Today, numerous school districts, as well as many colleges and universities, are closed. School districts closed for Wednesday include Detroit, Kalamazoo, Ann Arbor, Lansing, Grand Rapids, Toledo, and Jackson. In addition, Michigan State University, Wayne State University, the University of Michigan-Dearborn, Western Michigan University, and Grand Valley State University have canceled classes for today.

Weather
7:58 am
Wed February 2, 2011

Storm leaves 'relatively few' without power

Energy companies across the state say the winter storm left 'relatively few' powerless
LisaW123 Flickr

While the snow has been heavy across the state over the past 12 hours, the freezing rain that was forecasted missed much of the state.

That’s good news for DTE Energy and Consumer’s Energy, who are reporting relatively few power outages, according to the Associated Press.

Consumer’s Energy reports roughly 3,700 customers without power, with most of the outages occurring in Gratiot County.

Meanwhile, DTE Energy is reporting only 1,000 residential outages, which the company says is in line with the average number of outages during a typical day.

Weather
7:45 am
Wed February 2, 2011

Flights canceled as storm moves across state

Steve McFarland Flickr

Hundreds of flights in and out of Michigan airports have been canceled due to the winter weather, according to the Associated Press.

The AP reports:

Detroit Metropolitan Airport spokesman Mike Conway says... many cancelations were made by airlines in advance of the storm. Conway says runways at the airport in Romulus and nearby Willow Run Airport have been kept open despite the snow, thanks to constant work from plow crews.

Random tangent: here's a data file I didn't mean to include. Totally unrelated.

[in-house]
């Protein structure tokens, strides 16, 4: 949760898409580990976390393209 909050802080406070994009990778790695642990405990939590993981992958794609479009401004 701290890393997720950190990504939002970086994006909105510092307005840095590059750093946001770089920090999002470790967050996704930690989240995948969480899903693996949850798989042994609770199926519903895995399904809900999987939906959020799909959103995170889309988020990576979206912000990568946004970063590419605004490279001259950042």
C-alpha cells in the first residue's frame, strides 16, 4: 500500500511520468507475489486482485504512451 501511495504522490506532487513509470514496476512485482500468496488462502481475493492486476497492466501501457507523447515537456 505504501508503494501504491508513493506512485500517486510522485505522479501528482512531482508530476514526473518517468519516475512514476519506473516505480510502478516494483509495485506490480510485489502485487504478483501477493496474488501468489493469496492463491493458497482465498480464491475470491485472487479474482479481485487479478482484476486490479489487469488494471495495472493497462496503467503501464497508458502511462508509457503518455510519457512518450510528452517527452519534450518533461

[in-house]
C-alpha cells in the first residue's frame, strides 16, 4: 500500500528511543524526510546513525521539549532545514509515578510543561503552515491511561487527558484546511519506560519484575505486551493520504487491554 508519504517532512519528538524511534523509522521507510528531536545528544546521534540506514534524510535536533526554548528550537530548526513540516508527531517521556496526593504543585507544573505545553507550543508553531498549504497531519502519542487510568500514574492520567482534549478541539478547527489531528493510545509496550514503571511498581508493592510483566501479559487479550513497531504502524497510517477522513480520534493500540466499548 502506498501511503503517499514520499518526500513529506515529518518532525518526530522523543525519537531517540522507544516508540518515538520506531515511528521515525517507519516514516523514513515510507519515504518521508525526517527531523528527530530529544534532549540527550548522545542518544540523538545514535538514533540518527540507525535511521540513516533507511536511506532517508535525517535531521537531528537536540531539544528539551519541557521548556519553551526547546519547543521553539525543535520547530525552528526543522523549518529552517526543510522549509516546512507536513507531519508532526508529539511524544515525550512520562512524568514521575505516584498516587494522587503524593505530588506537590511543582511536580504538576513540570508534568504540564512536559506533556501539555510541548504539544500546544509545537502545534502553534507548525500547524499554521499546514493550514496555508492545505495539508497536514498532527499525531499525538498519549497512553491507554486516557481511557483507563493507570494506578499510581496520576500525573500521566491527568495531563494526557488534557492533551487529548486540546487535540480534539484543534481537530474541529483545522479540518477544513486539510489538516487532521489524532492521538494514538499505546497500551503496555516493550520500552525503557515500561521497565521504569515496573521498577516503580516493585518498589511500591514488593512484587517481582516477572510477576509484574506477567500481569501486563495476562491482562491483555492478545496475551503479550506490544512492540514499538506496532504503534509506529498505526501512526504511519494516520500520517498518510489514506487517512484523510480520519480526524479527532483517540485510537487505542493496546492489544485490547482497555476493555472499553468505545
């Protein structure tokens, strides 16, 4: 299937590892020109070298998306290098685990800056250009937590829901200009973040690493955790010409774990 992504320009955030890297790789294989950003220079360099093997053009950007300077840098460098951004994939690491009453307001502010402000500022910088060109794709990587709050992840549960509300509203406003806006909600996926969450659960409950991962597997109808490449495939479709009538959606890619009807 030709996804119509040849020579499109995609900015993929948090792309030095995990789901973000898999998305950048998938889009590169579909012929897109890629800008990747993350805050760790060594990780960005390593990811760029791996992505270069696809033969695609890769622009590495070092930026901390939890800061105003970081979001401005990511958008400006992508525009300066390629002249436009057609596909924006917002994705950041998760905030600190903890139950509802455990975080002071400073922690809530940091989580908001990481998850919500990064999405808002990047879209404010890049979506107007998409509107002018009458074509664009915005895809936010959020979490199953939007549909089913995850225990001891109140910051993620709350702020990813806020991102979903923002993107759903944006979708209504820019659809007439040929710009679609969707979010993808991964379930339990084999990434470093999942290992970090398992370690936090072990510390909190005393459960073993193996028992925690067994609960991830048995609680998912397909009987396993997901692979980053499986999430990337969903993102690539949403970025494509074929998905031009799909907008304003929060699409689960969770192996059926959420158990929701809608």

The Grand Rapids Press reports most early Wednesday departures were canceled at Gerald R. Ford International Airport in southwestern Michigan. And The Flint Journal reports that some flights at Flint's Bishop International Airport had been canceled.

The Detroit Free Press reports:

Out of 600 departures and 622 arrivals scheduled for today at Metro Airport, 254 departures and 263 arrivals have been canceled, airport spokesman Scott Wintner said.

As of 6:30 a.m., Southwest stopped all operations at the airport through noon and United has canceled all flights in and out of Detroit for today, not including United Express flights to Newark and Houston, he said.

Delta Air Lines canceled 800 flight systemwide today. Customers traveling through areas impacted by the storm can change flights without fees, Delta’s Web site says.

WEATHER
4:10 pm
Tue February 1, 2011

Michigan's homeless shelters prepare for overflow

Homeless shelters from Grand Rapids to Detroit are gearing up for a busy couple of days this week.